Right now, we’re in a deadlock. We can’t afford to get the heat fixed because the loan won’t go through, the loan won’t go through because of the liens and we can’t afford to pay the liens because they are old. In addition, there are all these extra fees while my mother lives on a teacher’s pension. The city is saying she owes more than $10,000 for uncut weeds on a vacant lot in Roseland — one of the most impoverished and underdeveloped areas in Chicago. The fines are more than the lot is worth. So, of course, they get attached to her primary dwelling. The City of Chicago recently tried to charge her again for uncut weeds until she went to court and showed them pictures of the lawn being nice and neat. Those are just some of the fines; there are many more. In addition, they won’t allow for a reduction that will match her fixed income, or a payment plan.

That is why I was inspired by former Illinois Treasurer and newly elected Illinois Secretary of State Alexi Giannoulias’ site, especially when he states:

“We need to repair the broken relationship between our government and the people by restoring the faith and trust of so many who feel frustrated and dismayed, believing that there are two sets of rules — one for the rich, powerful and well-connected, and one for everyone else.”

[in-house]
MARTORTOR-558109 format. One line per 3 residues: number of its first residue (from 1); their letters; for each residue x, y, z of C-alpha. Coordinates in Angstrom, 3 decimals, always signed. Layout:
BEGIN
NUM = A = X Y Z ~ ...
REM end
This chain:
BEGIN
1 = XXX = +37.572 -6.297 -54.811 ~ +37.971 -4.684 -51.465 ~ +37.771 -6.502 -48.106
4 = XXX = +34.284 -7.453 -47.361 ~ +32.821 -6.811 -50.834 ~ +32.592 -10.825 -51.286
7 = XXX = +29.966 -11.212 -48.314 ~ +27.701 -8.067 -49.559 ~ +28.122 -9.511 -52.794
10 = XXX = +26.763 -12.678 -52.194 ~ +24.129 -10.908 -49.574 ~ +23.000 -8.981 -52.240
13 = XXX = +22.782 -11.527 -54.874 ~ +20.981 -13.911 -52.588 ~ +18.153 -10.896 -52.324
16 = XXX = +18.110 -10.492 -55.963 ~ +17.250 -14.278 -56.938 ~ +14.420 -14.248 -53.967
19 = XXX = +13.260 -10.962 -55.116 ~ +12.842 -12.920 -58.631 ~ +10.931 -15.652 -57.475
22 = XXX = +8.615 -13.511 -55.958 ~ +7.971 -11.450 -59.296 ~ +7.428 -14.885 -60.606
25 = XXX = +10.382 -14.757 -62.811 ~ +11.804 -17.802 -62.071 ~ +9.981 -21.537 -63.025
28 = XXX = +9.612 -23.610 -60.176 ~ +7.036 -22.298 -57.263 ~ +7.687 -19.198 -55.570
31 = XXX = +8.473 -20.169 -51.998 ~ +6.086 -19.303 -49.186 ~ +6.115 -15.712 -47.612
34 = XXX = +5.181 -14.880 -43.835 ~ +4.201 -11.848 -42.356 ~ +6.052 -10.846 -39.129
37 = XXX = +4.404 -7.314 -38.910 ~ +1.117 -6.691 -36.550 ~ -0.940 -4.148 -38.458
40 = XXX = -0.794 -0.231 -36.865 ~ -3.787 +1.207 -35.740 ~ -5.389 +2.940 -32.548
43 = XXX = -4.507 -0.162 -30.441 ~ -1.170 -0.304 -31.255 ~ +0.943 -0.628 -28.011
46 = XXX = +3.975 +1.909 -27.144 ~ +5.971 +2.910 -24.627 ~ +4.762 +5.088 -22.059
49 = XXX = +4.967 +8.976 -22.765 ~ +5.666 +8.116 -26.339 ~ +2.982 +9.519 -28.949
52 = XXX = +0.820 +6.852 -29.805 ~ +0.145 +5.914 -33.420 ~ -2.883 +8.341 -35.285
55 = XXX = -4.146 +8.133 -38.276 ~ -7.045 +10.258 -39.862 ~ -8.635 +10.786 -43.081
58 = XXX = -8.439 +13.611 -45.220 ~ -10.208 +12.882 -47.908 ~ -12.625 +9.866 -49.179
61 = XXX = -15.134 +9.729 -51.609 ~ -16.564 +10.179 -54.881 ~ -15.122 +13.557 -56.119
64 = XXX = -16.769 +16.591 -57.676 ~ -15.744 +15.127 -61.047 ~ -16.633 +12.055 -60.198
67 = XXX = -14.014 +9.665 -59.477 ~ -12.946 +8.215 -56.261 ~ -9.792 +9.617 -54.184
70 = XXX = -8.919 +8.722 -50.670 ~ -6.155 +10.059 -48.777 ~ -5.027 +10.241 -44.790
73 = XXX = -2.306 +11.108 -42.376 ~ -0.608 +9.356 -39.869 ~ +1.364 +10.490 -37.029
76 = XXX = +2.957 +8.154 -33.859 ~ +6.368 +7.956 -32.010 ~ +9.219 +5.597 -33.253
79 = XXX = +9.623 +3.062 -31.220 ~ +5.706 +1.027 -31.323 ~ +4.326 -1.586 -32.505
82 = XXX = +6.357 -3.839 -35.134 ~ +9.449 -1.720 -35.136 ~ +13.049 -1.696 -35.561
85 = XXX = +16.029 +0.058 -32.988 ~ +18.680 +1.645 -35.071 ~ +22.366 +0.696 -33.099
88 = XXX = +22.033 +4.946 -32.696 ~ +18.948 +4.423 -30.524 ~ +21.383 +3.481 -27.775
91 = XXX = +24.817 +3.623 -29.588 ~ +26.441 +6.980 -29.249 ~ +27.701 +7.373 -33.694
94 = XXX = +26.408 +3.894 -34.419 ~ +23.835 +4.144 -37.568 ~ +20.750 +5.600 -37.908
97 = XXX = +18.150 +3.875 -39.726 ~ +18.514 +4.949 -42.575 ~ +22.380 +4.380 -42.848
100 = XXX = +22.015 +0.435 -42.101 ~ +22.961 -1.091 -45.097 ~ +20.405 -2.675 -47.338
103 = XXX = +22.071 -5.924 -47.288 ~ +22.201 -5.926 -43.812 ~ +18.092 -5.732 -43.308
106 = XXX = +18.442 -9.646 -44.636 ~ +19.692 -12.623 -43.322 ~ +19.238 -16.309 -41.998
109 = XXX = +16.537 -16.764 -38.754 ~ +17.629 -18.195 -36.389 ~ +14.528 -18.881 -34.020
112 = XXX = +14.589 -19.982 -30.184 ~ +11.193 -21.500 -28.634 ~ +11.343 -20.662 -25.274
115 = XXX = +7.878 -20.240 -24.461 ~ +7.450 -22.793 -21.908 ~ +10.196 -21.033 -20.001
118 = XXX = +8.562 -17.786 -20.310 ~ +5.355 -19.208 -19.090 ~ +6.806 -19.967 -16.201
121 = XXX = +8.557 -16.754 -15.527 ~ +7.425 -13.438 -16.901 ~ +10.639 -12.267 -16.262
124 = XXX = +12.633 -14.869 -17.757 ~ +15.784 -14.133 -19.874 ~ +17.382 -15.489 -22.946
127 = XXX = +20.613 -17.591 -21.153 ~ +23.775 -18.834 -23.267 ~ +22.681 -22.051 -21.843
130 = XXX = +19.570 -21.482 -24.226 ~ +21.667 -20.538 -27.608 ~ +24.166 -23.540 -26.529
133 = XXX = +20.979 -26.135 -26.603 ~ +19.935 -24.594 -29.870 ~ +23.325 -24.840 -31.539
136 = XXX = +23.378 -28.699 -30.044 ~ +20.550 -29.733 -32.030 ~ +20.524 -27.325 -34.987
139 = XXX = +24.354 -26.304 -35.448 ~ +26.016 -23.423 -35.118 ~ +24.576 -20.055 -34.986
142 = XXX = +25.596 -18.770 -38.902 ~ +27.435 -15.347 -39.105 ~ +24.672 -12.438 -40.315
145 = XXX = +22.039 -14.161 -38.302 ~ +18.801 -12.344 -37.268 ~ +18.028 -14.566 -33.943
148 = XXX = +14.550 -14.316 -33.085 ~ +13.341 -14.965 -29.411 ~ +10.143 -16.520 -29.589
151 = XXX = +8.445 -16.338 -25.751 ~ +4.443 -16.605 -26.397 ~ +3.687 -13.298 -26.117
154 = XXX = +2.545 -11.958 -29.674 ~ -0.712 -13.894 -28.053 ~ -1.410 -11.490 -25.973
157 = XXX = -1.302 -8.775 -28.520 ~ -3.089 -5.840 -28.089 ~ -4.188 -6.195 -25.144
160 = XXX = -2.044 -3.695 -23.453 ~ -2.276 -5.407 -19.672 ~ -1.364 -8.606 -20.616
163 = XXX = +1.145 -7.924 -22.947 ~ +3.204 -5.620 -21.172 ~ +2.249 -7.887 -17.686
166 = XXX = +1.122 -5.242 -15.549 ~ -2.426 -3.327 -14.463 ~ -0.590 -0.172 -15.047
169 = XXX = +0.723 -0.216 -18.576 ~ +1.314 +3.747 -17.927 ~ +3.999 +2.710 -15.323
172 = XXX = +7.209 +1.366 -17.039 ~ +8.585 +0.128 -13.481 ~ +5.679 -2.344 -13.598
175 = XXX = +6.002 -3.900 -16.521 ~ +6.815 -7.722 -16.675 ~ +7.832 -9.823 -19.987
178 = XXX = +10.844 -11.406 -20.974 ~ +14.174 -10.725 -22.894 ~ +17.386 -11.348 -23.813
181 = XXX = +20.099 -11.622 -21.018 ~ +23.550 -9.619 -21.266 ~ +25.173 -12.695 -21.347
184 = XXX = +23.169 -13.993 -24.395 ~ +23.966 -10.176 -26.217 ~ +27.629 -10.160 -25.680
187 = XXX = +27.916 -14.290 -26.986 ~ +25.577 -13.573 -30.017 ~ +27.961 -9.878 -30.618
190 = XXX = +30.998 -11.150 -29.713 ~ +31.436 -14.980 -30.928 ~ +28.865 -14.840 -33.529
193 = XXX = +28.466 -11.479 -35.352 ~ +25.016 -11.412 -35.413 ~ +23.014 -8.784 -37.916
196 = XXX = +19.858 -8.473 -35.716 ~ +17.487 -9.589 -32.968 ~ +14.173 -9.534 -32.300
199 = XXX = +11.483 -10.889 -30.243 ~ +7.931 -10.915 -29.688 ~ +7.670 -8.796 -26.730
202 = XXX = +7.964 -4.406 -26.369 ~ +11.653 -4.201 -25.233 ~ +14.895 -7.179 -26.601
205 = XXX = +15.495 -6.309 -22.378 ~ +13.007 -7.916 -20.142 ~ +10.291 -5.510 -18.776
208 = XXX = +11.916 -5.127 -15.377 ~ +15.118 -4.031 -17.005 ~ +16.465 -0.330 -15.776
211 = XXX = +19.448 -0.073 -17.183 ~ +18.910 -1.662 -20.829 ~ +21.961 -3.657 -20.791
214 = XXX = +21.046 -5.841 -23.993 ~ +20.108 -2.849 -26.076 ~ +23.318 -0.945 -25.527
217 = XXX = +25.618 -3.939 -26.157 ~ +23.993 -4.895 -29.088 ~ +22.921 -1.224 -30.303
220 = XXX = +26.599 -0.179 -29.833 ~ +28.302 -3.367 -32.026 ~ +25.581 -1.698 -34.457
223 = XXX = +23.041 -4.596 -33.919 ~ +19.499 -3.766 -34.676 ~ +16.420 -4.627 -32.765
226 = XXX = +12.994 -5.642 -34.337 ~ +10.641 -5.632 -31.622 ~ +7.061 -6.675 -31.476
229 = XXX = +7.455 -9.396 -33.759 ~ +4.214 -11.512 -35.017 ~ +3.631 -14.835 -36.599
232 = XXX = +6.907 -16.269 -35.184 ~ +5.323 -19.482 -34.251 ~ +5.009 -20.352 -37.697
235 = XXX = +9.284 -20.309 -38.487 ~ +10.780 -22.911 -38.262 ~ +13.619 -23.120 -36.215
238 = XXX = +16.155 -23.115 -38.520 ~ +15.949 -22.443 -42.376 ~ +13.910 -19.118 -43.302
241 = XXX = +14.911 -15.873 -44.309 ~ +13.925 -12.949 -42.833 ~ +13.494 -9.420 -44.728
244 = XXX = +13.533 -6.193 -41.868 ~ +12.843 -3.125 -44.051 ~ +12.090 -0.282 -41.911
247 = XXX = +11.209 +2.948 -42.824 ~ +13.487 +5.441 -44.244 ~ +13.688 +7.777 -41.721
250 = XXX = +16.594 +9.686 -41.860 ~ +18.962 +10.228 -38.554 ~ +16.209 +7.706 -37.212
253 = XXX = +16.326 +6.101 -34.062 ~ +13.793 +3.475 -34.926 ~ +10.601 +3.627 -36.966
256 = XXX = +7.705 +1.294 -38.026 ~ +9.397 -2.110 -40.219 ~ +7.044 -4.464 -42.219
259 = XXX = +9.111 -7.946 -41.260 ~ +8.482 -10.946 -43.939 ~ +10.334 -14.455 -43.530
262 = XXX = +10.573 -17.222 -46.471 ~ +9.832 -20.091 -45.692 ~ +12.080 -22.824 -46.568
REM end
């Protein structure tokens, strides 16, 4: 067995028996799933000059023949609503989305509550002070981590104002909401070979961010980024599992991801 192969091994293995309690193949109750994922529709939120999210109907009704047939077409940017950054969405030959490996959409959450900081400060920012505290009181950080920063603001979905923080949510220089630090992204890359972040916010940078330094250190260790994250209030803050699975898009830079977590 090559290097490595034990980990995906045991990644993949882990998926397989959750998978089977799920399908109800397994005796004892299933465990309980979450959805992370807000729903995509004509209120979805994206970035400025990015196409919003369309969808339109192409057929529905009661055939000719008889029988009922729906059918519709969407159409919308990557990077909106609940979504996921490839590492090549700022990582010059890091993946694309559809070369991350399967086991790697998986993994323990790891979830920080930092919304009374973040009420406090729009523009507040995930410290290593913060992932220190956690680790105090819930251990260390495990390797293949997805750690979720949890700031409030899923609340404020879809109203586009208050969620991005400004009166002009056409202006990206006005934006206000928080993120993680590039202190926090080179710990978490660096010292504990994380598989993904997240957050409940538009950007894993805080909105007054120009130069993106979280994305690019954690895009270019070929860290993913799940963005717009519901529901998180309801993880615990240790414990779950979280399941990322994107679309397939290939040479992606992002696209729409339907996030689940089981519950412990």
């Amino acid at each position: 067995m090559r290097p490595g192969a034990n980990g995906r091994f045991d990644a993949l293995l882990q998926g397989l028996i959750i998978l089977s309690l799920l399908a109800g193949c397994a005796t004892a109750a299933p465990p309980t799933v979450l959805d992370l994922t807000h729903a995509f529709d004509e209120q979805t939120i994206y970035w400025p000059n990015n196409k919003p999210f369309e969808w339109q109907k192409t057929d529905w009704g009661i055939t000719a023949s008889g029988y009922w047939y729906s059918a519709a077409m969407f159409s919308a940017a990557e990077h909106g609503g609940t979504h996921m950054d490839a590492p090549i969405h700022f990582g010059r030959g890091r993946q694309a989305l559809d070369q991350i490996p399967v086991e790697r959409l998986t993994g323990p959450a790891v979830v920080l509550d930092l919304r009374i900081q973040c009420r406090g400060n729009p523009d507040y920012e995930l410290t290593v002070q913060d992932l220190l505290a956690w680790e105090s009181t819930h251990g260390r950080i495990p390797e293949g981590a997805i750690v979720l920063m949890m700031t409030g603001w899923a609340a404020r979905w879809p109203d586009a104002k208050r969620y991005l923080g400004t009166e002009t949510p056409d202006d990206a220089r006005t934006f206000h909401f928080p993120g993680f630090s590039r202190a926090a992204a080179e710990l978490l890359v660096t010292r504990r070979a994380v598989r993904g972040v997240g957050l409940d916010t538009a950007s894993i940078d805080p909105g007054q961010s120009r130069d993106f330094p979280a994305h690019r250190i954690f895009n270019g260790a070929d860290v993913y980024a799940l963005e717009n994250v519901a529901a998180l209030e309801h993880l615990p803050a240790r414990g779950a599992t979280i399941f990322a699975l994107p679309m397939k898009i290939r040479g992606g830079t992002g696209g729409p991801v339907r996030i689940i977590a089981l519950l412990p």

No truer words have ever been spoken. We all know about the shadiness and corruption that runs rampant in the city of Chicago. We subtly reference it often on our show “South Side” and everyone from Chicago knows about the “corruption tax” and the “time tax” (the amount of time wasted waiting in lines, staying on the phone or completing forms for simple government services) that Giannoulias also mentions. I, alone, have spent over 200 hours trying to resolve this issue. My mother has spent even more and at her age, limited mobility and technology divide, it’s more than a notion.

There is no reason that a 75-year-old, retired Chicago Public School teacher should have to risk her life in order to stay warm because someone thought the grass was too high. Make it make sense. In this case, Chicago is NOT working and the only Revving Up in this part of Illinois is the danger of my mother freezing to death or burning the house down … unless she can pay ancient fines and court costs about which she had no clue Of course, if she could afford it, she’d probably opt for fixing the heat.

We all know about corruption: Some have been victims of it and others have skirted it … but, either way, we shouldn’t allow it to continue to be a blight on such an otherwise beautiful city. Is anyone going to step up and do anything about it, or are we going back to the ‘50s, ‘60s and ‘70s — or worse?

is an actor best known for his role in the Chicago-set HBO Max show “South Side.”